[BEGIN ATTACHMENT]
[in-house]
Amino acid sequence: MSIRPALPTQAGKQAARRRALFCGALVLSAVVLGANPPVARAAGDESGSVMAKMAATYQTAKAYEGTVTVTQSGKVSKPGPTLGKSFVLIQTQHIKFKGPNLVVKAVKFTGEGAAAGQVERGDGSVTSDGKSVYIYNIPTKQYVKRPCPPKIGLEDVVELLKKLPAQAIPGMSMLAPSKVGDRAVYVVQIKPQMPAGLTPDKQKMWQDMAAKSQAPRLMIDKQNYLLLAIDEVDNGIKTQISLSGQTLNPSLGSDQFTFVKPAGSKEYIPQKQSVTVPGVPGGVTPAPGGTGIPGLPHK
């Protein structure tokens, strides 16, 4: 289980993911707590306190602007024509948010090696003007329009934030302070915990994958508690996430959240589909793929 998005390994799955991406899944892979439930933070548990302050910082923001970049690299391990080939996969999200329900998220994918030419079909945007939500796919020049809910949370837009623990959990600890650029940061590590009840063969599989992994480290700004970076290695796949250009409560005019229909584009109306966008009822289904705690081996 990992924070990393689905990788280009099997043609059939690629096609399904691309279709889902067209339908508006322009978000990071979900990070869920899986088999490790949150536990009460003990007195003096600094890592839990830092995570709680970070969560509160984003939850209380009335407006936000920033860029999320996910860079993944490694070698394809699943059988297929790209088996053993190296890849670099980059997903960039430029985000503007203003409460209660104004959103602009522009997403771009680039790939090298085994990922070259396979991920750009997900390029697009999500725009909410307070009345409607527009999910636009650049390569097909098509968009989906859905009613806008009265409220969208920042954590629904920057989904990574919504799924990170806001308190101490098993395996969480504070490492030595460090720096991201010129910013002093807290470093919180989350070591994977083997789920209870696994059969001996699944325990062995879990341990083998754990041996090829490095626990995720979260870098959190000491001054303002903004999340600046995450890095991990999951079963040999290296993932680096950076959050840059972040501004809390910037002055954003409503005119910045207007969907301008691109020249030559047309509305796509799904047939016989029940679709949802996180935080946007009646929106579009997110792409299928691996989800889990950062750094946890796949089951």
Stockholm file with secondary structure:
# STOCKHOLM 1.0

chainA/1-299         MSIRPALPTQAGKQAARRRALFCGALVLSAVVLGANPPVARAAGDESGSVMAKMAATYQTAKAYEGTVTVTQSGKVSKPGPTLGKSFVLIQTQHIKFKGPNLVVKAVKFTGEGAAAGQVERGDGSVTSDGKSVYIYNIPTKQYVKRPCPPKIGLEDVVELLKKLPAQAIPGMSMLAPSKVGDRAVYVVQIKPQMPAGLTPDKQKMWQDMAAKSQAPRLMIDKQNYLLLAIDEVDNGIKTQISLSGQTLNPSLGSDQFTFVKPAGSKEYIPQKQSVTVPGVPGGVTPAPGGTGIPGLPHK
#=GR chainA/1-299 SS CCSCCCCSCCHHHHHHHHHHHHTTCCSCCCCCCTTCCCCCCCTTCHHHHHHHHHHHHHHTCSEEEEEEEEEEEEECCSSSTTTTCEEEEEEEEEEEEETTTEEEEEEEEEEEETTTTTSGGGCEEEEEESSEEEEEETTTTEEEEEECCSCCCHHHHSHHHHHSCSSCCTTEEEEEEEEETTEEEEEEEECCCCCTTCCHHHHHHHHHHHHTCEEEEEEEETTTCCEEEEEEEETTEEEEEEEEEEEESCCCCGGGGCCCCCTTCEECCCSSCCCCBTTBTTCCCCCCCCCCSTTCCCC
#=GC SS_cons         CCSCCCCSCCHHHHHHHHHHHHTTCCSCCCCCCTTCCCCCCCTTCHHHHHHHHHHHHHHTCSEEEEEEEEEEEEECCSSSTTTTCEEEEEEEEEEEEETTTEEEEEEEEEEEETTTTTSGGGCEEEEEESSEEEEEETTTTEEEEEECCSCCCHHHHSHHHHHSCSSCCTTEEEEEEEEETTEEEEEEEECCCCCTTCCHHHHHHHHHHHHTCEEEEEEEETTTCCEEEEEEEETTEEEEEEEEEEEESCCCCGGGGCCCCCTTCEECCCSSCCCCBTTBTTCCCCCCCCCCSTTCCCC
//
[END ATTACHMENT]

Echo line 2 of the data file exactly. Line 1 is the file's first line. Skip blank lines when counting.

Amino acid sequence: MSIRPALPTQAGKQAARRRALFCGALVLSAVVLGANPPVARAAGDESGSVMAKMAATYQTAKAYEGTVTVTQSGKVSKPGPTLGKSFVLIQTQHIKFKGPNLVVKAVKFTGEGAAAGQVERGDGSVTSDGKSVYIYNIPTKQYVKRPCPPKIGLEDVVELLKKLPAQAIPGMSMLAPSKVGDRAVYVVQIKPQMPAGLTPDKQKMWQDMAAKSQAPRLMIDKQNYLLLAIDEVDNGIKTQISLSGQTLNPSLGSDQFTFVKPAGSKEYIPQKQSVTVPGVPGGVTPAPGGTGIPGLPHK